• By including the NHS Direct telephone number on an out-of-hours recorded message
  • By publishing the number in practice leaflets.

In essence, this last situation is no different from the first – the GP may have made the patient aware of the existence of NHS Direct, but unless told will be unaware that the patient has used the service, and consequently cannot be held liable for harm flowing from negligent NHS Direct advice.

However, the circular does exhort GPs:

' to take reasonable steps, as with other services which they recommend to patients, to notify the providing organisation [NHS Direct] of any problem which may come to their attention with the quality of advice or service their patients receive from NHS Direct.'

GPs promoting the use of NHS Direct through an out-of-hours recorded message are advised in the circular to use the model reproduced in Figure 1 (below).

Figure 1: Standard answerphone message for GPs promoting NHS Direct

"The surgery is closed. You have a choice. If you wish to speak to an emergency doctor, please phone [insert out-of-hours provider's number]. However, if you require information or advice, NHS Direct, a 24-hour, nurse-led advice line, is available on 0845 4647."

3. Where GPs refer callers directly to NHS Direct for advice and information and may arrange with NHS Direct to handle all out-of-hours calls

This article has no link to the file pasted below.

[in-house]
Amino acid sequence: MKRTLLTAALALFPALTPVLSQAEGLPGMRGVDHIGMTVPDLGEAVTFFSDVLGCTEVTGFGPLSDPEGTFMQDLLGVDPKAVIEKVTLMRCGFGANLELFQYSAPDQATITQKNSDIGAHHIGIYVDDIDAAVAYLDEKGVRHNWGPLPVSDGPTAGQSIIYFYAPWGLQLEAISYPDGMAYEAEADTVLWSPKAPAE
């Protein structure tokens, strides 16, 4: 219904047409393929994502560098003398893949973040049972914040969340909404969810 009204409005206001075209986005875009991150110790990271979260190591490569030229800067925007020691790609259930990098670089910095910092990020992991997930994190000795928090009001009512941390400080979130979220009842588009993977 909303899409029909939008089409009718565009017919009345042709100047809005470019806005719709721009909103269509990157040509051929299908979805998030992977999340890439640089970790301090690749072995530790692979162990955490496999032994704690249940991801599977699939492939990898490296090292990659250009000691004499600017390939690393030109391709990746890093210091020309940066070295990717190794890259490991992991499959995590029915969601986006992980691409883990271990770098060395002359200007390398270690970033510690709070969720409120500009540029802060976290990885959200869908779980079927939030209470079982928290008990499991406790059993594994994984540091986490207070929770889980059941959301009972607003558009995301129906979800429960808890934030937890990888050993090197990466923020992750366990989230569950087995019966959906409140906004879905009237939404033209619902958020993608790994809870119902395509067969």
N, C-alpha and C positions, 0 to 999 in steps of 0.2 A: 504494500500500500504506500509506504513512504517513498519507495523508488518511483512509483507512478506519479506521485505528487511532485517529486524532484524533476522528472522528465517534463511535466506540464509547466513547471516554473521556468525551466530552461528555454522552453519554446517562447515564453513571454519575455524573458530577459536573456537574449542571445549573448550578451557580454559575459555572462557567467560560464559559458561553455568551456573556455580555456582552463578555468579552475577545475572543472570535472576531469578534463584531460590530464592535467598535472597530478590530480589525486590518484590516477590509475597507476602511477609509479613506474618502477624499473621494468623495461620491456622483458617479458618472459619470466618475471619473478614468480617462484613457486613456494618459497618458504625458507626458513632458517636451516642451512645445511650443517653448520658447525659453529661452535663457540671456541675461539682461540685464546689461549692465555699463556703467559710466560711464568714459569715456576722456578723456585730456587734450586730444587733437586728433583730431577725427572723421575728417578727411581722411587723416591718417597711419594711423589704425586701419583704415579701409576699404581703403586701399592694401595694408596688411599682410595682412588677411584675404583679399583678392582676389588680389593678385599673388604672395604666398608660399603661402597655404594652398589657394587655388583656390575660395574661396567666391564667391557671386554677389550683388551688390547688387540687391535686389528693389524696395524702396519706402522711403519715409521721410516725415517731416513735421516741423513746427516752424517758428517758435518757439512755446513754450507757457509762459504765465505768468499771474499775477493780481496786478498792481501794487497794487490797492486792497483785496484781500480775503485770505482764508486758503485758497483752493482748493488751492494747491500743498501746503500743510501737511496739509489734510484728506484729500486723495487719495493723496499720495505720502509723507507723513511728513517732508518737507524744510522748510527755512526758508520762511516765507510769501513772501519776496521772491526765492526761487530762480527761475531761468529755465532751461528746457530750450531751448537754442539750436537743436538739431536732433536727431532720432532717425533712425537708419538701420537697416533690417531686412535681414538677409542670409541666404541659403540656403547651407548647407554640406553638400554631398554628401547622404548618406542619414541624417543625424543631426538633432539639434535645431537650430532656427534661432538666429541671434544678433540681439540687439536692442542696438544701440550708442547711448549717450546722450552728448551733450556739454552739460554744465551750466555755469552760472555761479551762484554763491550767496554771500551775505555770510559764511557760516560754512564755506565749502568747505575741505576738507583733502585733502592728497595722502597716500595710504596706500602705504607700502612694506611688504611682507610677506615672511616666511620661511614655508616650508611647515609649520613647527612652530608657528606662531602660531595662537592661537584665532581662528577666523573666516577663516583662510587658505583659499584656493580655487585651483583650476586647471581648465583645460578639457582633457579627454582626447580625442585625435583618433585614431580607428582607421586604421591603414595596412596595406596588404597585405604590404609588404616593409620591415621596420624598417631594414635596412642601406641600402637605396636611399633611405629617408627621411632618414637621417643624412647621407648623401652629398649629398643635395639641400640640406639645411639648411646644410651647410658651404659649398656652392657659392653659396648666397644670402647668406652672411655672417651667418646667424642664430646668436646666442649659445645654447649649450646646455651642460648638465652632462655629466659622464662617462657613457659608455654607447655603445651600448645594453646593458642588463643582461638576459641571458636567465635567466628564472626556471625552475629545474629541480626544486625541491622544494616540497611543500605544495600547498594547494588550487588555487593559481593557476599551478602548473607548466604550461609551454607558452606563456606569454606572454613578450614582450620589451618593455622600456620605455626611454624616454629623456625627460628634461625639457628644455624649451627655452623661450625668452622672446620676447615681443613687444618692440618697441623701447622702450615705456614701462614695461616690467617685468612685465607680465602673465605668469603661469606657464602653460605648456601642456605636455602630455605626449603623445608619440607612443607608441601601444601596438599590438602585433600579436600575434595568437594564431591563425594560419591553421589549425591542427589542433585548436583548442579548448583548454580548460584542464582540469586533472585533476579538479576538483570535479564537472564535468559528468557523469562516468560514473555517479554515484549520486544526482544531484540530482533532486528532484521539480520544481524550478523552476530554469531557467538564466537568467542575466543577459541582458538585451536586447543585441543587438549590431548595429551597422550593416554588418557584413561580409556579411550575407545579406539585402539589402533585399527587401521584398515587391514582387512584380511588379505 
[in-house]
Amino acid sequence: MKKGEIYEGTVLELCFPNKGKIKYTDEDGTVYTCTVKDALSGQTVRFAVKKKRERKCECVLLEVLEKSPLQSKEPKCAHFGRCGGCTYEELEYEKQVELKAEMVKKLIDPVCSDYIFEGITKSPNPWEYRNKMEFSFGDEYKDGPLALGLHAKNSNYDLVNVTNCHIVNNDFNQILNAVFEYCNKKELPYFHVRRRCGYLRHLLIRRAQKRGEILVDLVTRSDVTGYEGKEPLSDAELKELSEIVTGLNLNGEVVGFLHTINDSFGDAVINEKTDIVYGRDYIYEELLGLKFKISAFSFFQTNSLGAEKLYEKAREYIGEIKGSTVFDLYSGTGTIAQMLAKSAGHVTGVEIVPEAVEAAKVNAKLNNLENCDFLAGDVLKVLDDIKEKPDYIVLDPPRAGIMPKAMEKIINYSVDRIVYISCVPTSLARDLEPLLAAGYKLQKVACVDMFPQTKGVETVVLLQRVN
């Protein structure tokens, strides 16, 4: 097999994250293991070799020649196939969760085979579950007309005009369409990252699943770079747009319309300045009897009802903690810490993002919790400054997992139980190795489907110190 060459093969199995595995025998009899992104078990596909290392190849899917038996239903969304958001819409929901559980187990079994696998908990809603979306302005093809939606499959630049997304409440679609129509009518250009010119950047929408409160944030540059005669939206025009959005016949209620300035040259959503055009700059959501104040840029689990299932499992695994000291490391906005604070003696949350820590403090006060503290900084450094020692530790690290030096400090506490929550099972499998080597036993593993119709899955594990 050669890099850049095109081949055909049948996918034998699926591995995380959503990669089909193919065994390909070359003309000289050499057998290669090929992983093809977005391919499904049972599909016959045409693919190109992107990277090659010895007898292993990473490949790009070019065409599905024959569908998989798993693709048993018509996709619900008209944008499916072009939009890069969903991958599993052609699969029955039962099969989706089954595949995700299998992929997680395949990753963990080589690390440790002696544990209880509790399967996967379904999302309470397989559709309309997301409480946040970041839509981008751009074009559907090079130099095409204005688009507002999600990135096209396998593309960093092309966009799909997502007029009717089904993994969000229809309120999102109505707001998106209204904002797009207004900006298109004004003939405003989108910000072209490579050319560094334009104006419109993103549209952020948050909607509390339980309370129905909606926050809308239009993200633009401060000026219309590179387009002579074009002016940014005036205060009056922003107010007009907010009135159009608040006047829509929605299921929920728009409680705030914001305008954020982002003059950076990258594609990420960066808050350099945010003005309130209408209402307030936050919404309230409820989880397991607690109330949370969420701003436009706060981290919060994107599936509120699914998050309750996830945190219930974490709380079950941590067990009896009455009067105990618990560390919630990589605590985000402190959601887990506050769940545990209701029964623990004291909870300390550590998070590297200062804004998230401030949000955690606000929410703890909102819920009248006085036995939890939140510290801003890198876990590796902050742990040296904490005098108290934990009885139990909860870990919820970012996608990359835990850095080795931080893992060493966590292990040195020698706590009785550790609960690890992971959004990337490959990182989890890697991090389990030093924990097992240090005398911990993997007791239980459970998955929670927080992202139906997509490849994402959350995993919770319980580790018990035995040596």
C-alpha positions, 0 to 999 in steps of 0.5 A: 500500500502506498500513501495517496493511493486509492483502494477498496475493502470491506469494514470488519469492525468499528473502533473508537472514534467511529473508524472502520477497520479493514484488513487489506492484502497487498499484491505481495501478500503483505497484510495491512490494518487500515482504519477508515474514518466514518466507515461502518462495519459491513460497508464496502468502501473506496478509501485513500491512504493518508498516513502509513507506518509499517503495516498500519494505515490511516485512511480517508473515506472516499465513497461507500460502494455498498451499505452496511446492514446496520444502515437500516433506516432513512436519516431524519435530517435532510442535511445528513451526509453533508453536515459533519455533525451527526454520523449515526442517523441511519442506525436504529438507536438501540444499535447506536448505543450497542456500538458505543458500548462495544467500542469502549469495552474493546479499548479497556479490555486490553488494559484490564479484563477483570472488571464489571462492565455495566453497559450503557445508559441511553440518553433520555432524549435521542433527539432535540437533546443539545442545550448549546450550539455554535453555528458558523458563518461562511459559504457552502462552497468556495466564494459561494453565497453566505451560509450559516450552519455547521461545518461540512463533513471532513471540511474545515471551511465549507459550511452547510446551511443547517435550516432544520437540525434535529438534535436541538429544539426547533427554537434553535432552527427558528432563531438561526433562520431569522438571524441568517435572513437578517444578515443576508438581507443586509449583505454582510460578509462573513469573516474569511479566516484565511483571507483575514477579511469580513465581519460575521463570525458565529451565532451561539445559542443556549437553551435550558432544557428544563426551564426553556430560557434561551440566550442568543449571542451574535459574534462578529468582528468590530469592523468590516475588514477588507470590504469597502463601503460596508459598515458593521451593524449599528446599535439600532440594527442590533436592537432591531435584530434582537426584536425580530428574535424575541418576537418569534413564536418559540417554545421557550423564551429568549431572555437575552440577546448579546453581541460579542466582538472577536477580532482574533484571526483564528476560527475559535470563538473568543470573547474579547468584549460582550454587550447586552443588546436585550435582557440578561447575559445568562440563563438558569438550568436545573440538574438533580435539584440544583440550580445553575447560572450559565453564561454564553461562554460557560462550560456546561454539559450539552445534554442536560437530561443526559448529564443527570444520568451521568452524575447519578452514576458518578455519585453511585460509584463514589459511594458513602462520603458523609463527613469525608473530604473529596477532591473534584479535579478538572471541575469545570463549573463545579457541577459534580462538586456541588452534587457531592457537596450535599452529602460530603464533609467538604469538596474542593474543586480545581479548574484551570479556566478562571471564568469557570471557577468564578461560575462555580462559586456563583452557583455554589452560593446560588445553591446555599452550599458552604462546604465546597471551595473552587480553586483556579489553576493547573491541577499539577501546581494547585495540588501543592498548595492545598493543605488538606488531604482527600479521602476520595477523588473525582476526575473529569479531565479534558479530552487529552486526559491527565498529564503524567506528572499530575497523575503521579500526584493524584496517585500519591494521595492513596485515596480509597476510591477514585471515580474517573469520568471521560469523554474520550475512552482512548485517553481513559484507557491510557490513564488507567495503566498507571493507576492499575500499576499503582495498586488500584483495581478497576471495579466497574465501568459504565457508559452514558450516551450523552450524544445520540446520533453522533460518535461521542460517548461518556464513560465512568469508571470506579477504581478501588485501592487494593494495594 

This situation requires an explicit agreement between the parties to include what is expected of both NHS Direct and the referring GP, or whoever may be standing in for the GP, to ensure that the service provided to patients is of a reasonable quality.

If, in the opinion of the NHS Direct nurse, the patient needs assessment by a doctor, the patient will normally be expected to contact the GP him/herself. NHS Direct may, if the patient is apparently too ill or otherwise unable to call the GP, do so for him or her.

This situation is different in some respects from the first two situations. Under their terms of service, GP principals are responsible for providing a 24-hour service to their patients, whether or not care is delivered personally.

Where care is delegated to another, including NHS Direct, the GP is responsible and could be held to account at a disciplinary panel for advice given by NHS Direct, or an administrative glitch that meant that, for one reason or another, an inadequate level of care has been delivered.